A huge 7.7 earthquake struck Saturday night off the coast of Northwestern Canada, according to to the United States Geological Survey. The huge Earthquake in British Columbia originated 139km south of Masset, Canada. So far there have been no reports of damage or injuries. The earthquake in Canada was initially reported as a 7.7 magnitude by the USGS and a 7.1 magnitude quake by NOAA, but the latest reports indicate it was indeed a 7.7 event.
The epicenter of the Canada Earthquake was in an isolated area near the Gwaii Haanes National Park Reserve on a small island off Prince Rupert. The location is in the Haida Gwaii islands (“Islands of the People”), also known as the Queen Charlotte Islands, an archipelago on the North Coast of British Columbia, Canada. A 5.8 magnitude earthquake aftershock was reported in the same area shortly after the initial shock.
A tsunami warning in association with the Canadian earthquake in British Columbia was posted after the event:
A tsunami Warning is now in effect which includes the coastal areas of British Columbia and Alaska from the north tip of Vancouver Island, British Columbia to Cape Decision, Alaska (85 miles SE of Sitka). – Event details: Preliminary magnitude 7.1 (Mwp) earthquake [now revised to 7.7] / Lat: 52.863, Lon: -131.942 at 2012-10-28T03:04:11Z Tsunami warnings mean that a tsunami with significant widespread inundation is expected, or occurring. Warnings indicate that widespread dangerous coastal flooding accompanied by powerful currents is possible and may continue for several hours after the initial wave arrival.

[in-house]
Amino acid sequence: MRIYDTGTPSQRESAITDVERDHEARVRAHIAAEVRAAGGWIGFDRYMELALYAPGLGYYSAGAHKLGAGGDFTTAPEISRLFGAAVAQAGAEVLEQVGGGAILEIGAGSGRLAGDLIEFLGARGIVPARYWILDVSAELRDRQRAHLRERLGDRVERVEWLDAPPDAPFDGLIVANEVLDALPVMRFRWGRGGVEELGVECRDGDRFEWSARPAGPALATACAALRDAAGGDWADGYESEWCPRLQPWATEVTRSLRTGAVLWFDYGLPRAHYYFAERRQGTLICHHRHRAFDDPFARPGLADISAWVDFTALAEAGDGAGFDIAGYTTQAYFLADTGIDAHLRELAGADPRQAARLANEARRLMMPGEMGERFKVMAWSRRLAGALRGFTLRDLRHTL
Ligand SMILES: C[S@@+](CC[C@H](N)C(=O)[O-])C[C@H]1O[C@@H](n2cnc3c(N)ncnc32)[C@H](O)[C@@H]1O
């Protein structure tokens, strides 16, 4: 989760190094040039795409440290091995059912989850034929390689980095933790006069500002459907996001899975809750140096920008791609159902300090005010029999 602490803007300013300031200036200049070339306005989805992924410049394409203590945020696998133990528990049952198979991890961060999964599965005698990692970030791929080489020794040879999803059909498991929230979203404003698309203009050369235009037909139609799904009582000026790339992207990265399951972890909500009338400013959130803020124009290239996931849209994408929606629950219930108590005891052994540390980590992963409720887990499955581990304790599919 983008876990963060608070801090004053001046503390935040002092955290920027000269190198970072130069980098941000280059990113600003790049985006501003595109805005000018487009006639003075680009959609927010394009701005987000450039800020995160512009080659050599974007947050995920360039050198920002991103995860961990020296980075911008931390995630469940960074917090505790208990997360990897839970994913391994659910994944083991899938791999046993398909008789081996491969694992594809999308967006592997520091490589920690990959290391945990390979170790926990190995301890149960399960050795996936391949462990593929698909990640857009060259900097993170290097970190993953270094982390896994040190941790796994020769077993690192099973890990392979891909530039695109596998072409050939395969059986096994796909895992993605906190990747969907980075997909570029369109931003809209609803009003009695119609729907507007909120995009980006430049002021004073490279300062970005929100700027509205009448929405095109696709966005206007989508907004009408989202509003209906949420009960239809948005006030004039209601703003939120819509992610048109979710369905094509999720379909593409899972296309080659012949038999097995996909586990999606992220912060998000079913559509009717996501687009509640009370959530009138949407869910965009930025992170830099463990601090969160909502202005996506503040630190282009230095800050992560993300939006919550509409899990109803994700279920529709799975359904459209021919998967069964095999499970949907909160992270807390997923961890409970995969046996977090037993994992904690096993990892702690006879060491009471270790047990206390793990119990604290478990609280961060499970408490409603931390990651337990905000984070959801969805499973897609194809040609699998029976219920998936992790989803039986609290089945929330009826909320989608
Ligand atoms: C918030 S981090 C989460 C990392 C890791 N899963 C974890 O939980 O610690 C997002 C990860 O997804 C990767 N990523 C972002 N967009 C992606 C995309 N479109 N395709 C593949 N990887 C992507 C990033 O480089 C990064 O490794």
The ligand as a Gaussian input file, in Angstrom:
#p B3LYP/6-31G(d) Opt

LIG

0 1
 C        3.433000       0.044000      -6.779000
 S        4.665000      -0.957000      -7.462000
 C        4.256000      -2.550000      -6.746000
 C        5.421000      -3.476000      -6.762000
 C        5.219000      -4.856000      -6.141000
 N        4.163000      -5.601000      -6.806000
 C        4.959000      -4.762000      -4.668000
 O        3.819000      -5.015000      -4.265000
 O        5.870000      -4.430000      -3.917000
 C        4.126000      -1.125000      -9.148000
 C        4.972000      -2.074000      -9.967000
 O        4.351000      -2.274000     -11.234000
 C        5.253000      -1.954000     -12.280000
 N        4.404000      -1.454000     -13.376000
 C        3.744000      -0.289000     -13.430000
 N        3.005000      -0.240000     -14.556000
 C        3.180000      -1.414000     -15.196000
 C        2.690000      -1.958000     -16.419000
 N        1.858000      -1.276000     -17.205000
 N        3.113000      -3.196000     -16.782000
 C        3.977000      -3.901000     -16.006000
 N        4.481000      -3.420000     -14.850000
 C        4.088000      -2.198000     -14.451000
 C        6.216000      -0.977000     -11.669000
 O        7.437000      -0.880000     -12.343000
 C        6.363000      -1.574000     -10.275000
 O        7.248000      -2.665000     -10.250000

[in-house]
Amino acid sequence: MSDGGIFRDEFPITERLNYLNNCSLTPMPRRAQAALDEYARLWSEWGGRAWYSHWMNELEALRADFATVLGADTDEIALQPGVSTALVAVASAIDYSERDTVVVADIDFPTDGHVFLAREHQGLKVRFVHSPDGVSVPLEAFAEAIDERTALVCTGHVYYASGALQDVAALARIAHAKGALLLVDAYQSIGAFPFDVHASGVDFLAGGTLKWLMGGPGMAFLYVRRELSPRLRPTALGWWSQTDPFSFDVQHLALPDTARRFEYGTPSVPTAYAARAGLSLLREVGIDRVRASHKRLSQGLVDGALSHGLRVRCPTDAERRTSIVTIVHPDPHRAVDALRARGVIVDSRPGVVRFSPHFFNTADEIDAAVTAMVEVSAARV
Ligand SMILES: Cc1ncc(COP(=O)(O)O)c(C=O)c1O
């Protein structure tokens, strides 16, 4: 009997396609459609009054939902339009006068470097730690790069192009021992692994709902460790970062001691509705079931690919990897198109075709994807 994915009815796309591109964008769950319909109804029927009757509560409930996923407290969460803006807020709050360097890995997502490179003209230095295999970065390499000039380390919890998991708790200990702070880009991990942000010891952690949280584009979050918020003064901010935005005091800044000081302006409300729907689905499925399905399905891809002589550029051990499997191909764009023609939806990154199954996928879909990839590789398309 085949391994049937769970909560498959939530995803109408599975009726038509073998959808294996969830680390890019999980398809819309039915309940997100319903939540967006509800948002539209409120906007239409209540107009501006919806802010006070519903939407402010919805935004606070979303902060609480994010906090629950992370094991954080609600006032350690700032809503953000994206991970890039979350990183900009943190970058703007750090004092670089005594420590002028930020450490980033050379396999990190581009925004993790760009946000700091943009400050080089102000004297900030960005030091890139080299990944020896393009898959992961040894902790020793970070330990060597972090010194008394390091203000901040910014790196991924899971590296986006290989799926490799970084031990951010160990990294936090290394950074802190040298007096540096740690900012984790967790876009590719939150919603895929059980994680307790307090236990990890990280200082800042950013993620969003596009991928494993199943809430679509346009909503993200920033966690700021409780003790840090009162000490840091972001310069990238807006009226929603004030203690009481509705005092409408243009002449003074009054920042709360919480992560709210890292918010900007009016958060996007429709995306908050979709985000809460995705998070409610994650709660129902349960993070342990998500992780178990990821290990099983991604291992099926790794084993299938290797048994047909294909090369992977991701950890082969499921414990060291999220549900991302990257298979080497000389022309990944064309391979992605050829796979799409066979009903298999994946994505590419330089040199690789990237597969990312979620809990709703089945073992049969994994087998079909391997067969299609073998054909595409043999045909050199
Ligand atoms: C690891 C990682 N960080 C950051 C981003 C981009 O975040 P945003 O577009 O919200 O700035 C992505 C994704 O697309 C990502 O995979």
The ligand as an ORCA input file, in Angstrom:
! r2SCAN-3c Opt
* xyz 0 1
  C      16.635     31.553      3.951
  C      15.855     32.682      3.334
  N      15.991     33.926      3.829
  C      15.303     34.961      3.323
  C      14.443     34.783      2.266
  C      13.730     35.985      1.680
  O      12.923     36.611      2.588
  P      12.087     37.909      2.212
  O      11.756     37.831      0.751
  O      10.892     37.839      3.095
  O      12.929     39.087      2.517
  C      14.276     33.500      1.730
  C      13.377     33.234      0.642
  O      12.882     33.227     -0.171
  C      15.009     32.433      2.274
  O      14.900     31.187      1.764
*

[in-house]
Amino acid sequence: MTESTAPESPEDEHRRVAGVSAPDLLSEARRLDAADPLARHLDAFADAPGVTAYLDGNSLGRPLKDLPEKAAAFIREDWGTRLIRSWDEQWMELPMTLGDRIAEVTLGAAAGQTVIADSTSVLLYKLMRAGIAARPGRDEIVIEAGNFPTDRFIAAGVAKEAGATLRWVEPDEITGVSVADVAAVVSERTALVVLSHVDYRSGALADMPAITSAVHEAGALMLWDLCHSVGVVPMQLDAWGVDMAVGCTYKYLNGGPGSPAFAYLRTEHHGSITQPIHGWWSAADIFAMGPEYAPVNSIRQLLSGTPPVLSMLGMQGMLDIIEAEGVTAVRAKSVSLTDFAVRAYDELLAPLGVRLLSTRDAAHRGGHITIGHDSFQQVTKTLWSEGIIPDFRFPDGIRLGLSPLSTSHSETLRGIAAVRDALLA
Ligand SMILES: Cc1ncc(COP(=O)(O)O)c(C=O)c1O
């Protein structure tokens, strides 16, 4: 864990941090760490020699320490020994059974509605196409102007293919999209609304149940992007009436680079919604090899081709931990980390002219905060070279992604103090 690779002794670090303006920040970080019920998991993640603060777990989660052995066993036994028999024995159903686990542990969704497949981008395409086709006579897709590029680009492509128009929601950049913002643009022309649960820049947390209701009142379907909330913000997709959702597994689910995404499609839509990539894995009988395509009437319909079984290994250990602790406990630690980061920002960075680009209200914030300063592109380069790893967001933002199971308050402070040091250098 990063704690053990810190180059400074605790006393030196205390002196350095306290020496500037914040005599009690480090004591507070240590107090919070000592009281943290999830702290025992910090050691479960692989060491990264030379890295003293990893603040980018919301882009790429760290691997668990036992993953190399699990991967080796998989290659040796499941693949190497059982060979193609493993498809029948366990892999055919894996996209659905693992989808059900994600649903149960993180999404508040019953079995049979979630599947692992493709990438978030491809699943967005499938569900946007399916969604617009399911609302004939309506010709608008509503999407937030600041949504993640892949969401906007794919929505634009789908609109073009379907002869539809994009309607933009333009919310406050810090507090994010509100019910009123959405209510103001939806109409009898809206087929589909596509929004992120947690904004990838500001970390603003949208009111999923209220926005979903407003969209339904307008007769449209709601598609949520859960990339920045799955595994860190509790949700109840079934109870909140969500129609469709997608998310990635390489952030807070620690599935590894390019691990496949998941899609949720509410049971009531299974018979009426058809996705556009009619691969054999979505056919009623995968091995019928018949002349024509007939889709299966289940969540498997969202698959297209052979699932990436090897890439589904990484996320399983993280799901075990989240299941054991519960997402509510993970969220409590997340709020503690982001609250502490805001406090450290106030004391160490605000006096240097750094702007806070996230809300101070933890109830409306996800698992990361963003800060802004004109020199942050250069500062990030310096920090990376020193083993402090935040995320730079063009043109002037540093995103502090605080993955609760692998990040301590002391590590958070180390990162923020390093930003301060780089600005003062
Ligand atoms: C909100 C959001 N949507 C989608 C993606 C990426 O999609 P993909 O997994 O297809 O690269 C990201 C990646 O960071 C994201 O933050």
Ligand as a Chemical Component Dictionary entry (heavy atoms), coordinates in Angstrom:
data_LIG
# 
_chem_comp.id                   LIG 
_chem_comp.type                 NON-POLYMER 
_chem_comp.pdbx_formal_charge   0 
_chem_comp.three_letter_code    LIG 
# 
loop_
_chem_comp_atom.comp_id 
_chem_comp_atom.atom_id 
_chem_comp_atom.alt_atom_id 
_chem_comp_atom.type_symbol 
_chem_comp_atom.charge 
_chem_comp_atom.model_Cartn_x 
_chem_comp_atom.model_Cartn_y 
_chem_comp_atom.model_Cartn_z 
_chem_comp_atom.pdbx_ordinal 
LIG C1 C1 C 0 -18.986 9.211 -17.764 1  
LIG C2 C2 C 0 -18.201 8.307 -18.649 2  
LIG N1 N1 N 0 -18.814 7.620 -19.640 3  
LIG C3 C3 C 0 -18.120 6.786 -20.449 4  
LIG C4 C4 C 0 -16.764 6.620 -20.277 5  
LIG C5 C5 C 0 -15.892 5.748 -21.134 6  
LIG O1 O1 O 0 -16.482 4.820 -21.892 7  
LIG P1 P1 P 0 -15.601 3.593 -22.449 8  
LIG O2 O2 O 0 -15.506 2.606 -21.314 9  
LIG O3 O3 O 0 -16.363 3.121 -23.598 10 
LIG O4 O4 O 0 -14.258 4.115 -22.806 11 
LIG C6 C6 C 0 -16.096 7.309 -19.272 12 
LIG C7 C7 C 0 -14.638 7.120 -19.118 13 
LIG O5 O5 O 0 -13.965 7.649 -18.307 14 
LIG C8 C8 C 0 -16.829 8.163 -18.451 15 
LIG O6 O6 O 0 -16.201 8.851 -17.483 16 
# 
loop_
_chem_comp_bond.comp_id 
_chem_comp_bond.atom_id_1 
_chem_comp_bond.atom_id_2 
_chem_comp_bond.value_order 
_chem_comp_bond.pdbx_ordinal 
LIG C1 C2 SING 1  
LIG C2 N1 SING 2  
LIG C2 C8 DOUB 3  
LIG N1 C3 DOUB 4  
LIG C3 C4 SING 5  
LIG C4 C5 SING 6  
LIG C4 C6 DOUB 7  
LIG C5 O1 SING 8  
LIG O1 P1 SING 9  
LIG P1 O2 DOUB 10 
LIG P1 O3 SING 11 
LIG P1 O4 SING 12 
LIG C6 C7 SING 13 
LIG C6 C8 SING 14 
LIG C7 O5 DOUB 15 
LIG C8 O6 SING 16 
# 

The National Oceanic and Atmospheric Administraion (NOAA) reported the earthquake struke at 8:04 PT on October 27 25 miles south of Sandspit, British Columbia. According to NOAA, earthquakes of this size are known to generate tsunamis. If a tsunami has been generated, NOAA reports the waves will first reach Langara Island, British Columbia at 9:16 PM.
Additional details regarding locations and wave heights for any possible tsunami impact can be found at the West Coast and Alaska Tsunami Warning Center.
Subscribe to Snark Food updates on Facebook, Twitter, Email, or RSS